by Lucy Thornton of Perfect Balance Marketing
When I was on maternity leave with my little boy, social networking was a big part of my daily routine:
- I shared videos with family on Facebook of him rolling over
- I posted photos of him covered from head to toe in blue paint (don’t ask)
- I asked mummy friends for their advice on teething, weaning, sleep routines
- I messaged fellow sleep deprived mums in the early hours of the morning, sharing night feeds over the web
But as my gorgeous boy grew bigger and I went back to work, I began seeing the value of using it to connect with new contacts, existing customers, then new customers.
Since then I’ve started a blog, and developed from a hobby blogger to a professional copywriter, writing content for others and showing people how to use social media for business.
Along the way I’ve experienced challenges and difficulties as well as a real buzz and the excitement of meeting some amazing people (albeit virtually).
Here are some of the things I’ve learned about social networking over the last 3 years (add your own lessons in the comments below – I’m still learning).
1. It’s not all me me me me me
I met with a new client yesterday – she runs an eco-friendly boutique, selling gorgeous, ethical and organic clothing, and accessories – she had considered having a blog to drive traffic to her website but wasn’t sure she could think of enough stuff to write about.
I explained that you’re not writing about yourself when you have a business blog – you’re writing for your target audience.
(And if you don’t know who they are, check out this previous post on getting to know your customer).
You need to visualise your customer and ask yourself what matters to them. Then write about it. What do they worry about?
For my new client, her customers are willing to pay a little more for an eco-product – they care about the planet, about the environment, about sustainability – so she may want to blog about reducing your carbon footprint, growing your own organic veg, testing the alternatives to travelling by car.
2. Be consistent
My blog posts generally fall into the categories of copywriting, search engine optimisation and social media. Business owners who subscribe to Perfect Balance Marketing’s RSS feed know what to expect when a new post drops into their in-box.
But if tomorrow I posted an article about my favourite type of cake*, readers would wonder what was going on. They had signed up for marketing advice to help their business – my unsubscribe rate would go through the roof.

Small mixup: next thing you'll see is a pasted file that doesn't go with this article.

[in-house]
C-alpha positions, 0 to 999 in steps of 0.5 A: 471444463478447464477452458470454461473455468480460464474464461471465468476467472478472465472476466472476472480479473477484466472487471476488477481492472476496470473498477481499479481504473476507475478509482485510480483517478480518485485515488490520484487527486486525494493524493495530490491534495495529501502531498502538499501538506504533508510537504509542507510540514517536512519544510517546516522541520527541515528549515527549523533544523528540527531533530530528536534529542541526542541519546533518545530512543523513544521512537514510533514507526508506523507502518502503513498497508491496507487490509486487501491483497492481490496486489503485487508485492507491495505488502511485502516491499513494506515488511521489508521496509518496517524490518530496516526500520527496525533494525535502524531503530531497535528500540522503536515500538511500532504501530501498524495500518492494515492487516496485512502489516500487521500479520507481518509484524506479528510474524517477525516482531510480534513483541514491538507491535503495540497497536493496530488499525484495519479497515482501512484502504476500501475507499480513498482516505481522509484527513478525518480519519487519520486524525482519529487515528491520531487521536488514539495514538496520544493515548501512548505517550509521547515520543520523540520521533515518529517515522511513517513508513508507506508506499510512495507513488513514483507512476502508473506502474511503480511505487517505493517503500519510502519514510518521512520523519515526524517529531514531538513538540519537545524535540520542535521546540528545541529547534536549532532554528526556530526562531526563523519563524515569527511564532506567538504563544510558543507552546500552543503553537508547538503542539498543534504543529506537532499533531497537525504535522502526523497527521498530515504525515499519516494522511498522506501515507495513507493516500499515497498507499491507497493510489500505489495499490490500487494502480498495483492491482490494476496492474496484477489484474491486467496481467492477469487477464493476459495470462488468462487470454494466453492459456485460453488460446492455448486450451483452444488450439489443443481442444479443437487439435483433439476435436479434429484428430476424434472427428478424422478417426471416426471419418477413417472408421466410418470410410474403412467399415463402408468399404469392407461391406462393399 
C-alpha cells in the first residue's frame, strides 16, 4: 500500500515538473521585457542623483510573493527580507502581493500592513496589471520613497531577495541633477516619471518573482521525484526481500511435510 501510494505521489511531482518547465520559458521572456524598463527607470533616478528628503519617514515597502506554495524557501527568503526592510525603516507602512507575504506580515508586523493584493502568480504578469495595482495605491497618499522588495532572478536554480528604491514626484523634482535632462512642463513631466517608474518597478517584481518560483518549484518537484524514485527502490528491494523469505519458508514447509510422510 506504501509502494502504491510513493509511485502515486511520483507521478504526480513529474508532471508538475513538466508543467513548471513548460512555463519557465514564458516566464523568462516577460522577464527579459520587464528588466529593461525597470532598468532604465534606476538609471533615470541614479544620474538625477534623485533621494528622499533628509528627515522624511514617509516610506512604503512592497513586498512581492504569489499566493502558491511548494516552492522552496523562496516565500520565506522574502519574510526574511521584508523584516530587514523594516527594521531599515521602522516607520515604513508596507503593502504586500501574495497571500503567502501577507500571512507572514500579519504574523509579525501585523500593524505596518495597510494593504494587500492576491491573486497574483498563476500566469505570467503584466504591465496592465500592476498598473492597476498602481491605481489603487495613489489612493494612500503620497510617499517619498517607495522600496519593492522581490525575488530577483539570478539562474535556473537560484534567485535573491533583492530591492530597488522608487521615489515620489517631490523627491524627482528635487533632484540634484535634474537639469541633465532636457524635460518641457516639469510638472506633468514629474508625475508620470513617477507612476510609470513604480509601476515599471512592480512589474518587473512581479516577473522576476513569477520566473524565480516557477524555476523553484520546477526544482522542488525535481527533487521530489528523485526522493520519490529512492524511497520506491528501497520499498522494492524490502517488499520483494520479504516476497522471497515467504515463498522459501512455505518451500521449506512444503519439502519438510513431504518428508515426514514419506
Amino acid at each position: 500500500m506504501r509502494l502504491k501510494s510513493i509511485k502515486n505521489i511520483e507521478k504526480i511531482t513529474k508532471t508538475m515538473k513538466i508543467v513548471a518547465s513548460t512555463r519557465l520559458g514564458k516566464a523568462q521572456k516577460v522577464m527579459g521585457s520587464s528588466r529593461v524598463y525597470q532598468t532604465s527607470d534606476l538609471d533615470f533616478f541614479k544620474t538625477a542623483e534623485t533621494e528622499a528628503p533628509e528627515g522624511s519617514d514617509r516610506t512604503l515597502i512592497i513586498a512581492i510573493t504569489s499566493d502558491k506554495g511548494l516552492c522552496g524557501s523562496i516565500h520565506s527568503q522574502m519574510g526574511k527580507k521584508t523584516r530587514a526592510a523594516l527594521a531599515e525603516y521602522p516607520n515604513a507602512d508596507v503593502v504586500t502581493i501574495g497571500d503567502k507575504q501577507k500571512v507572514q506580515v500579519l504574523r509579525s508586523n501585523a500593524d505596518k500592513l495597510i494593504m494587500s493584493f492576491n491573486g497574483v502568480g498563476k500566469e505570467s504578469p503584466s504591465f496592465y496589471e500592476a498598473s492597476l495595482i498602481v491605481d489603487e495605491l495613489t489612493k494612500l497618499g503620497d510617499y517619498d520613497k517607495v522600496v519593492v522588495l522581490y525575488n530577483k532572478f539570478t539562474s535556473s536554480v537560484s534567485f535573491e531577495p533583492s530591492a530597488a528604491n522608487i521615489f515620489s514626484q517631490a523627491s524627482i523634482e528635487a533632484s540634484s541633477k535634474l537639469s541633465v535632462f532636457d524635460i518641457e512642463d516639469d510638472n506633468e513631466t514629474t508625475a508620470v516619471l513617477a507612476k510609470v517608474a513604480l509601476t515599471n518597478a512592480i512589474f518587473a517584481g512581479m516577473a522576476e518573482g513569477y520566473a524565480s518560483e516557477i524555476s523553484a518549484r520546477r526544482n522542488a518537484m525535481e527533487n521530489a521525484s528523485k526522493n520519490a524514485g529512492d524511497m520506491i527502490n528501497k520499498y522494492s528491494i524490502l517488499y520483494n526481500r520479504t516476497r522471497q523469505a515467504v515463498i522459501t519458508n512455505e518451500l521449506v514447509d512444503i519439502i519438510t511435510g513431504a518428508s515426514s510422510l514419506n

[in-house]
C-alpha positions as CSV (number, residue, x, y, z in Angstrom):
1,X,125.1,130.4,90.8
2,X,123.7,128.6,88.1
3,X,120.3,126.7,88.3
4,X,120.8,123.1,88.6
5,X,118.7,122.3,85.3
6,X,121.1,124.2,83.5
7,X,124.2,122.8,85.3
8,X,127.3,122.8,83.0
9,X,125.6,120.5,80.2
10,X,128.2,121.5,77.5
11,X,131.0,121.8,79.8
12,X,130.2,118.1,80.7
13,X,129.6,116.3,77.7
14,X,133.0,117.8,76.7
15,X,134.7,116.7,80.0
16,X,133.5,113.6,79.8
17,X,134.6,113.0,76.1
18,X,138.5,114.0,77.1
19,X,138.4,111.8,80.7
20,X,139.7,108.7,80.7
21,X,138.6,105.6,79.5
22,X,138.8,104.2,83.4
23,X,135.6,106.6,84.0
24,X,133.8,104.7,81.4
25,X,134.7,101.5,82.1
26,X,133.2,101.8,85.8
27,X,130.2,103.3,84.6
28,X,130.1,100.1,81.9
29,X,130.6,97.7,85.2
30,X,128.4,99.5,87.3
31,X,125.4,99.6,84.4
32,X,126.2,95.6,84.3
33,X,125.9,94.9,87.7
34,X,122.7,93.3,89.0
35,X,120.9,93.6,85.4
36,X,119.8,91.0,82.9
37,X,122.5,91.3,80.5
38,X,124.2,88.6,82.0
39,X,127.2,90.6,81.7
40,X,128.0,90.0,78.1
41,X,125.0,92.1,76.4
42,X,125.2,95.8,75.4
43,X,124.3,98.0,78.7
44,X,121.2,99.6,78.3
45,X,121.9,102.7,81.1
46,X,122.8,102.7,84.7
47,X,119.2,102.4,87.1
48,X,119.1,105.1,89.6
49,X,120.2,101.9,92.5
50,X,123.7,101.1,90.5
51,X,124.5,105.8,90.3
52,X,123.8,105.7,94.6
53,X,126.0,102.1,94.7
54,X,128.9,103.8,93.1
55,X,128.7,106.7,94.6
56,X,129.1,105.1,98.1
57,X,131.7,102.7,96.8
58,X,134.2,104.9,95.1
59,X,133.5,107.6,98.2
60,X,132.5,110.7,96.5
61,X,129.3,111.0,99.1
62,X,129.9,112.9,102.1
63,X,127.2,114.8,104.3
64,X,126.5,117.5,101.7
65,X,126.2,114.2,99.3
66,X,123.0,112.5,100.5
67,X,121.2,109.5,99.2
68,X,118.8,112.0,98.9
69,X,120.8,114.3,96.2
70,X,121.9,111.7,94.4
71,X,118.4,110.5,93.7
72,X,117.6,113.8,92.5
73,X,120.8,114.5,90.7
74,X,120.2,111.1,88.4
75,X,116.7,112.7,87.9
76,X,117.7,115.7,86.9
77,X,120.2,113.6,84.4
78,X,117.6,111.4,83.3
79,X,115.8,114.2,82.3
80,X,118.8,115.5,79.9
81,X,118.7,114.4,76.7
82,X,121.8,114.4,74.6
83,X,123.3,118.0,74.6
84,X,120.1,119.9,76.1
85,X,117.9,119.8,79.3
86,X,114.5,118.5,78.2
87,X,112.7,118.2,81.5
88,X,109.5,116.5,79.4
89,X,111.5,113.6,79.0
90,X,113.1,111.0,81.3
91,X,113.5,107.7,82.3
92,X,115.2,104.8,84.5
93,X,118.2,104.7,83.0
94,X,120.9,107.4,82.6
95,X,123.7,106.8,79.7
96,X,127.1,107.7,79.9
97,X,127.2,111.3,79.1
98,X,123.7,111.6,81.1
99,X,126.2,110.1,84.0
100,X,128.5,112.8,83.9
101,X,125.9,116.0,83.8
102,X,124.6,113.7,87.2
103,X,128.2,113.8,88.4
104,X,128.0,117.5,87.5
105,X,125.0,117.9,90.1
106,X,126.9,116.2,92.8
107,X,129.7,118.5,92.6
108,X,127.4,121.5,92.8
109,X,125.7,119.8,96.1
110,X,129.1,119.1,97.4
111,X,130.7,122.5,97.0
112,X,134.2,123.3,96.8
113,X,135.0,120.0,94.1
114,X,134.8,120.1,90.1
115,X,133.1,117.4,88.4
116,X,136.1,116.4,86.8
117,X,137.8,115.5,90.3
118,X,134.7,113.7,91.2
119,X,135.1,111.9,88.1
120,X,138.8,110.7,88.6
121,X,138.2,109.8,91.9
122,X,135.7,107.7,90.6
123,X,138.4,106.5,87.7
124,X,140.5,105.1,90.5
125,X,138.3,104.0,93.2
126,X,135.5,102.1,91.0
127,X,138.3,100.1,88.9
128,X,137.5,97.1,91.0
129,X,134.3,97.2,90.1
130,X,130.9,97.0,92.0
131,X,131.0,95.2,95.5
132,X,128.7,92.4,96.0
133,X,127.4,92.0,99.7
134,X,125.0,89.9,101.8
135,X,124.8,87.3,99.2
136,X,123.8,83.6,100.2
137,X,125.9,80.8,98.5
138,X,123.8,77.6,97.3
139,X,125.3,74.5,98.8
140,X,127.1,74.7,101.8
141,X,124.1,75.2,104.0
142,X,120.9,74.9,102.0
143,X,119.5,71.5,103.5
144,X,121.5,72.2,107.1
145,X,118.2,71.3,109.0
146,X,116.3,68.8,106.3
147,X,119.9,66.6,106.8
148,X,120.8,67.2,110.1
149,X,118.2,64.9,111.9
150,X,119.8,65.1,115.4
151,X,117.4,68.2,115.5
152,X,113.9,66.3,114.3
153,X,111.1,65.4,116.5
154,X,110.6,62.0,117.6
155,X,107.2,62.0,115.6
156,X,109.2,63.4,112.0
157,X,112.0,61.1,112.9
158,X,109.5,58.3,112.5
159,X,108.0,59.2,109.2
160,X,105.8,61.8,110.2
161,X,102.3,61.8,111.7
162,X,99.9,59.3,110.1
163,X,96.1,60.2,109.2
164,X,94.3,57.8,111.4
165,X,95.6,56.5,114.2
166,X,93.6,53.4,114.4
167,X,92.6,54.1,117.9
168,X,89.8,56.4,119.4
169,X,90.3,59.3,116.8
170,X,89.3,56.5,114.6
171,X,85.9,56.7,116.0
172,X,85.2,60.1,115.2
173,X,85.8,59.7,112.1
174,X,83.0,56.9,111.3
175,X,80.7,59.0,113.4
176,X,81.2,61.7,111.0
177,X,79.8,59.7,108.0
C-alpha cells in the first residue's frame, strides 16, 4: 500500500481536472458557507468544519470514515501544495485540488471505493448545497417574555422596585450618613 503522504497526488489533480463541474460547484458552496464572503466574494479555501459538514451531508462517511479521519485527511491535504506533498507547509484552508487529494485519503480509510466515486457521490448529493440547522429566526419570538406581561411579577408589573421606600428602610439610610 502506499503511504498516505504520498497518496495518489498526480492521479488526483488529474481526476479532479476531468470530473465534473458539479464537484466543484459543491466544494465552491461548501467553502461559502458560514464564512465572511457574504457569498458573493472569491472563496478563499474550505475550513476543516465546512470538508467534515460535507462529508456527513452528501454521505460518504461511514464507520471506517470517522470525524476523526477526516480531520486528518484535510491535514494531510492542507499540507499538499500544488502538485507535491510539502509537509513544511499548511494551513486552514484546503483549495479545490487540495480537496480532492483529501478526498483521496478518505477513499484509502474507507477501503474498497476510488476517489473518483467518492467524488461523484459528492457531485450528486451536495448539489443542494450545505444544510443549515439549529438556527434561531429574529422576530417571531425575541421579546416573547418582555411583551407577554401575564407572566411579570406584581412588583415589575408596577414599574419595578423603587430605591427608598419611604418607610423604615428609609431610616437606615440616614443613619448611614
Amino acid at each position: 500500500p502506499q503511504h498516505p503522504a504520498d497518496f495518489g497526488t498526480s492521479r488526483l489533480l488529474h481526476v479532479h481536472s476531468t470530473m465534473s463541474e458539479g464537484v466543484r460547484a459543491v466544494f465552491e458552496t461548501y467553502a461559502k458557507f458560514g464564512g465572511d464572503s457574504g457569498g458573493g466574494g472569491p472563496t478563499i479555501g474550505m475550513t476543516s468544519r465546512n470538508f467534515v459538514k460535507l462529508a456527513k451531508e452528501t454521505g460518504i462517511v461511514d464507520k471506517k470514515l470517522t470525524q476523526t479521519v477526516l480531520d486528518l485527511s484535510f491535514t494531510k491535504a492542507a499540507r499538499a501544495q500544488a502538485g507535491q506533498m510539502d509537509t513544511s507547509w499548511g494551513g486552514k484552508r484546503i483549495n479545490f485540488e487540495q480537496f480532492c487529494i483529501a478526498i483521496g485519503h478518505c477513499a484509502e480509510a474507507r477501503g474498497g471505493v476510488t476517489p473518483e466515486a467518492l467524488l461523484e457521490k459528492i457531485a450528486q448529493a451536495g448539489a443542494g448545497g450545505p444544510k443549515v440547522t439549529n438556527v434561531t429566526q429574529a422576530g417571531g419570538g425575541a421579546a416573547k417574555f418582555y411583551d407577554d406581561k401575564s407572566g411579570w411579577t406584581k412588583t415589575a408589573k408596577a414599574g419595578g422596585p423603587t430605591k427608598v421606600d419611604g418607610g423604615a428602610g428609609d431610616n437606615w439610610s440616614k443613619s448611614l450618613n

So before you hit that ‘publish’ or ‘share’ button, take a step back and consider whether the content of your post fits your key messages and your target audience.
3. Be a person
Not a machine. Social networking is like a cocktail party:
– you can stay a while, then leave if it’s not your scene
– or stick around and enjoy the networking
– bursting into the room and pitching your products isn’t the best way to make a sale
– listening is the first step to making friends with strangers
– if someone asks you a question, answer
– be generous and share what you know
– and did I mention you need to listen?
Just because it’s an online relationship, doesn’t mean it’s worth any less than a face-to-face relationship, so treat it with respect – which brings me onto the next point.
4. Nurture relationships
Never is the saying “It’s who you know” more true than on the web. People buy from people, and when buying online you can’t look the seller in the eye so it’s harder to trust them with your order (and your credit card details).
But social media gives you the opportunity to build relationships beyond the order confirmation email and to establish your credibility and reputation.
Become the small grocers’ store in your town, where you know the names of all the regulars, know their biggest challenges and help them out now and then. Aim to connect with readers – not sell to them.
5. Put. The. Laptop. Down
Take time away from your computer.
This is a tricky one for me to advocate because I’m guilty of sitting in front of a computer screen most evenings.
But the other evening, I was watching the new series of #TheApprentice, and I spent the entire first episode tweeting with fellow Apprentice-watchers all over the country about the brash and arrogant contestants.
As the credits rolled and my husband and I nodded silently in agreement with Lord Sugar’s decision, I realised I’d not said a word to hubby the whole way through the programme. Reality check.
Online relationships are no substitute for the real thing. Pictures of sunsets on Flickr are no substitute for the real thing. Log off, shut down, step outside and take a deep breath.
What lessons have you learned on your social media journey? Add them in the comments below and we can all keep learning.
* And if you’re wondering, it’s coffee cake ;o)